351st Sqdn. Crew,as above,joined the 100th Group on 5/4/44. On 11/5/44,S/Sgts Charley L.Anglin,BTG and John Rupnick,RWG,were flying in place of Martiello & Medhurst and both were KIA. Both Anglin & Rupnick were listed  on the crew of R.V.E. Monrad on 8/3/44.Rupnick was originally on the M.E.Beatty crew when it  joined the 100th on 6/9/43. Immediately after bombs were released,A/C received a direct flak hit in wing at #1 engine. Part of wing blown off & A/C went down in flaming spin. Heh,Lirette and South were blown out of A/C. South suffered a compound fracture of a leg when blown from a/c.

Martiello wounded in the "seat" on 8/5/44 (according to diary entry of Wellingham. See letter from E.D.Medhurst dated Dec.1986. Welllngham kept journal of missions from 12/4/44 to 8/5/44. He was killed on next mission on 11/5/44.  

EYEWITNESS "Our A/C #983 received a direct hit from flak in the wing at the No#1 engine. A few seconds after bombs away. Part of the wing was shot off and the A/C went down in a flaming spin, hitting near marshalling yards and exploded. Two (2) chutes were seen"  The author of this eyewitness report is not listed in the MACR…jb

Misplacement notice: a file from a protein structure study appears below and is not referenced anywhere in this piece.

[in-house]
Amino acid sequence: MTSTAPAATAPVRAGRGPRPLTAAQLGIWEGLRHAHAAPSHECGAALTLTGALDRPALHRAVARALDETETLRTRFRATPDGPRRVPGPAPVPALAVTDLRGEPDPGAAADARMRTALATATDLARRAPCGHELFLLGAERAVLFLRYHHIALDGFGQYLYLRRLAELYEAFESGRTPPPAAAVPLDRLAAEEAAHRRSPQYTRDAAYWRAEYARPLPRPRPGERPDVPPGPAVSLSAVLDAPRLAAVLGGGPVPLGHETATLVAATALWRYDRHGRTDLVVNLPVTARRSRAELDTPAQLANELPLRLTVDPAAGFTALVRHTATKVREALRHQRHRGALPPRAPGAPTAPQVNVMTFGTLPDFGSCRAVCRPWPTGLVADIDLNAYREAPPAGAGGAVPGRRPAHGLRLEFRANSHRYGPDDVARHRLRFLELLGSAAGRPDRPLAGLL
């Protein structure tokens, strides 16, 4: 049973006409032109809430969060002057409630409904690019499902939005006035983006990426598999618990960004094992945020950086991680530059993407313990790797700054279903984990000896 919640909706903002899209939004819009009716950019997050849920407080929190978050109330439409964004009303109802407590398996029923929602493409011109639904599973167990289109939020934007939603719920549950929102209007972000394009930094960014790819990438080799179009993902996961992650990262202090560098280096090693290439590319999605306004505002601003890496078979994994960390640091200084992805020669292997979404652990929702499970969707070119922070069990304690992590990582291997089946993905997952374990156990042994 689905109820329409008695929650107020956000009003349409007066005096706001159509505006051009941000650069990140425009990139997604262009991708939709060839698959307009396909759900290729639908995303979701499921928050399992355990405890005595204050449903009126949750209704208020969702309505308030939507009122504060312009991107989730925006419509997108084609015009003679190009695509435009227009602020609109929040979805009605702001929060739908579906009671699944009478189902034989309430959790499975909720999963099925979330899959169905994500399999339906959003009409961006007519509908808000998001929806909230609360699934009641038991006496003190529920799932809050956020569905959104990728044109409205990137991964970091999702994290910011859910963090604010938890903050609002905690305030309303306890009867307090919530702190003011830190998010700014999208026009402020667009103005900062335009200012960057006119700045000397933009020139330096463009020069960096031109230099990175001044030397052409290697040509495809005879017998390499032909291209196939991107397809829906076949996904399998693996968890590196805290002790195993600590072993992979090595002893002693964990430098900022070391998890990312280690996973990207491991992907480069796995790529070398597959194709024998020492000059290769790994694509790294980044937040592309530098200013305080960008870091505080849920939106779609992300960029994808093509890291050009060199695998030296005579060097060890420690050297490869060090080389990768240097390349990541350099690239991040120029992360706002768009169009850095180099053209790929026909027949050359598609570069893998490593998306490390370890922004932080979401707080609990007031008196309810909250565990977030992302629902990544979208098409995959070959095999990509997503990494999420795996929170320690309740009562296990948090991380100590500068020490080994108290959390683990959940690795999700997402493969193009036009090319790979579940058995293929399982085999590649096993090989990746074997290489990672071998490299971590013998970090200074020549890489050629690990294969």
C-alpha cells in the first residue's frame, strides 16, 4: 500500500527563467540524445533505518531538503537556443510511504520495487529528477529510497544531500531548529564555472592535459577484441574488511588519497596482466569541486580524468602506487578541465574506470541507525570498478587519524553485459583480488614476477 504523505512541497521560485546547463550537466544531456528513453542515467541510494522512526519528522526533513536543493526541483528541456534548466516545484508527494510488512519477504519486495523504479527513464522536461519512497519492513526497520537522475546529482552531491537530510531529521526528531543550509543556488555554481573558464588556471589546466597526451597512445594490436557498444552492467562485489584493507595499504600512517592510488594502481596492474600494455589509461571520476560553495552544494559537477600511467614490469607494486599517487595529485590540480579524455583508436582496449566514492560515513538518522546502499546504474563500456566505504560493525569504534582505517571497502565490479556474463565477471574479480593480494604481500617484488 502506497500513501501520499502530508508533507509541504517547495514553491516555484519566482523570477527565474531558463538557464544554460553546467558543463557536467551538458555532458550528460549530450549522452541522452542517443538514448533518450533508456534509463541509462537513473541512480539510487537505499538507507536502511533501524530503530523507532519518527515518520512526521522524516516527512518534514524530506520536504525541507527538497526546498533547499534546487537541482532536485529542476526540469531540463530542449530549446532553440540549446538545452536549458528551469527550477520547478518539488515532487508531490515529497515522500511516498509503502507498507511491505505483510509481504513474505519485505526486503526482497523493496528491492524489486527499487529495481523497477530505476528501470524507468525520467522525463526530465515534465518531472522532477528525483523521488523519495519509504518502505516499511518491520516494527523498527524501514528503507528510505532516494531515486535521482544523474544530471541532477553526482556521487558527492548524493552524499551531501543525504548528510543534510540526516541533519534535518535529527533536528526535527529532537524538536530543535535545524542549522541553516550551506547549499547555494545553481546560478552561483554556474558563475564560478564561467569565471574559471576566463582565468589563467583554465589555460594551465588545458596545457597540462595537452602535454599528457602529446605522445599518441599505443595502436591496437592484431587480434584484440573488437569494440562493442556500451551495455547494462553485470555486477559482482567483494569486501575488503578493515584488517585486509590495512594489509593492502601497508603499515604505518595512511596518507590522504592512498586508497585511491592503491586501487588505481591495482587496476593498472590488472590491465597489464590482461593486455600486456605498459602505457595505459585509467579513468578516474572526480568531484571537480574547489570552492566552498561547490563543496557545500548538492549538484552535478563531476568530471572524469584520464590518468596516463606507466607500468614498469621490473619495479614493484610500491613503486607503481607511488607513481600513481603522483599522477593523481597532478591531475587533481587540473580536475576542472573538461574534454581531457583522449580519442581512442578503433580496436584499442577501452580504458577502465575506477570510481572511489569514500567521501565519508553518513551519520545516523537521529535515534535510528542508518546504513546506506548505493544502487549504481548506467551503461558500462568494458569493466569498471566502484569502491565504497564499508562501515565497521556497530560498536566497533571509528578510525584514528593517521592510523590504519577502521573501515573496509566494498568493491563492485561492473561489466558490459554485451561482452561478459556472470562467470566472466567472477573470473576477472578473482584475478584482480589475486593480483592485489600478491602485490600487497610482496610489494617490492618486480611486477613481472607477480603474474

Statement by Lt Richard J. Heh:     "The plane received a direct hit by flak whick knocked off part of the right wing and set fire to the plane. The plane started spinning and the centrifugal force was so great I could not move to bail out. After a few seconds the gas tanks exploded and blew the  bombardier and myself out of the plane. (We had already dropped our bombs) I later met the tail gunner, Herbert South, on the ground who altough injuried bailed out himself. As for the other men I have no knowledge regarding their distiny. I had no contact with the missing men after the plane was hit. I never regained conciousness until I fell through the air about 10,000 feet."  In a later statement Heh mentions Herbert South had sustained a compond fracture of a leg before he bailed out.


German Reports:  Notes Lt Murray Lirette committed to the hospital on 13 May 1944 and states the dead buried at the Luffwaffe Cementary at Trond air base.

Date Crew Nbr Mission Nbr Last Name Initial Rank Position Aircraft Nbr Target
5/7/1944 25 111 HUNTER J. LT P 39983 BERLIN
5/8/1944 25 112 HUNTER J. LT P 39983 BERLIN & LAGLACERIE
5/8/1944 25 112 HUNTER J. LT P 39983 BERLIN & LAGLACERIE
5/11/1944 25 115 HUNTER J. LT P 39983 LIEGE

MEMO 2:

KIA / MIA / EVA / INT INFORMATION:

TARGET: Leige DATE: 1944-05-11  
AIRCRAFT: "Katie" (42-40056) CAUSE: FLAK - Explosion  

BURIAL INFORMATION

PLOT: ROW:  
GRAVE: CEMETERY:  
ID: 101